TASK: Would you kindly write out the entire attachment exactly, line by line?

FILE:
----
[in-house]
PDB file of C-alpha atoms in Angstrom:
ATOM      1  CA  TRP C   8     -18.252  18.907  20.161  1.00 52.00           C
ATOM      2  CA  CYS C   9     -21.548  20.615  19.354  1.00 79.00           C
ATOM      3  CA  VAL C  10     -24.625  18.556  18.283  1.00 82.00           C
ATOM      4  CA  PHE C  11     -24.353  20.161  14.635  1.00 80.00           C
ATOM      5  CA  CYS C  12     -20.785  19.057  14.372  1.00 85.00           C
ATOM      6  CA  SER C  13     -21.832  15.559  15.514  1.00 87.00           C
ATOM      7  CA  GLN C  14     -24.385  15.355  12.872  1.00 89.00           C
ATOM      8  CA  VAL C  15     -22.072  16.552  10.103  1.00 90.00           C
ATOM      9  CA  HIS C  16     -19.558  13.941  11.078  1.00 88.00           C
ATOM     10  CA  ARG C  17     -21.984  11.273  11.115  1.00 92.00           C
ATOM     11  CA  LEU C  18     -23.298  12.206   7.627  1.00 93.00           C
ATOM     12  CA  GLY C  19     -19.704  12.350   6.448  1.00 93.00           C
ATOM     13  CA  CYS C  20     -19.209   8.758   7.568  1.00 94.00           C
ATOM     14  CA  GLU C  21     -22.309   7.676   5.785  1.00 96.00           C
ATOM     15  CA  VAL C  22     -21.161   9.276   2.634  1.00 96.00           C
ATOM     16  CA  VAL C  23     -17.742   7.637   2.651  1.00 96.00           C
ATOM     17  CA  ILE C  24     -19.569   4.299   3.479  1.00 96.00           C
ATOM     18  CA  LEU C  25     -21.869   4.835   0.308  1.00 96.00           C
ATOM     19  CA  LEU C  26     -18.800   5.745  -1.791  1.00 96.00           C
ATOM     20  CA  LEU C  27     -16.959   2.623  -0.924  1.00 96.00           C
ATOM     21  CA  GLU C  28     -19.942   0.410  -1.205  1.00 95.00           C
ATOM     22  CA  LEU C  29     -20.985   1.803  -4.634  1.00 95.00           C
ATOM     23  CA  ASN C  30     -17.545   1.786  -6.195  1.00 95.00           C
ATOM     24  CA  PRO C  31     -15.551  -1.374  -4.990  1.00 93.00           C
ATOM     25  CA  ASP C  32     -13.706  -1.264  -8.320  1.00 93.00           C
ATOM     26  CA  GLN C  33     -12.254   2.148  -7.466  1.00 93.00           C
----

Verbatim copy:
[in-house]
PDB file of C-alpha atoms in Angstrom:
ATOM      1  CA  TRP C   8     -18.252  18.907  20.161  1.00 52.00           C
ATOM      2  CA  CYS C   9     -21.548  20.615  19.354  1.00 79.00           C
ATOM      3  CA  VAL C  10     -24.625  18.556  18.283  1.00 82.00           C
ATOM      4  CA  PHE C  11     -24.353  20.161  14.635  1.00 80.00           C
ATOM      5  CA  CYS C  12     -20.785  19.057  14.372  1.00 85.00           C
ATOM      6  CA  SER C  13     -21.832  15.559  15.514  1.00 87.00           C
ATOM      7  CA  GLN C  14     -24.385  15.355  12.872  1.00 89.00           C
ATOM      8  CA  VAL C  15     -22.072  16.552  10.103  1.00 90.00           C
ATOM      9  CA  HIS C  16     -19.558  13.941  11.078  1.00 88.00           C
ATOM     10  CA  ARG C  17     -21.984  11.273  11.115  1.00 92.00           C
ATOM     11  CA  LEU C  18     -23.298  12.206   7.627  1.00 93.00           C
ATOM     12  CA  GLY C  19     -19.704  12.350   6.448  1.00 93.00           C
ATOM     13  CA  CYS C  20     -19.209   8.758   7.568  1.00 94.00           C
ATOM     14  CA  GLU C  21     -22.309   7.676   5.785  1.00 96.00           C
ATOM     15  CA  VAL C  22     -21.161   9.276   2.634  1.00 96.00           C
ATOM     16  CA  VAL C  23     -17.742   7.637   2.651  1.00 96.00           C
ATOM     17  CA  ILE C  24     -19.569   4.299   3.479  1.00 96.00           C
ATOM     18  CA  LEU C  25     -21.869   4.835   0.308  1.00 96.00           C
ATOM     19  CA  LEU C  26     -18.800   5.745  -1.791  1.00 96.00           C
ATOM     20  CA  LEU C  27     -16.959   2.623  -0.924  1.00 96.00           C
ATOM     21  CA  GLU C  28     -19.942   0.410  -1.205  1.00 95.00           C
ATOM     22  CA  LEU C  29     -20.985   1.803  -4.634  1.00 95.00           C
ATOM     23  CA  ASN C  30     -17.545   1.786  -6.195  1.00 95.00           C
ATOM     24  CA  PRO C  31     -15.551  -1.374  -4.990  1.00 93.00           C
ATOM     25  CA  ASP C  32     -13.706  -1.264  -8.320  1.00 93.00           C
ATOM     26  CA  GLN C  33     -12.254   2.148  -7.466  1.00 93.00           C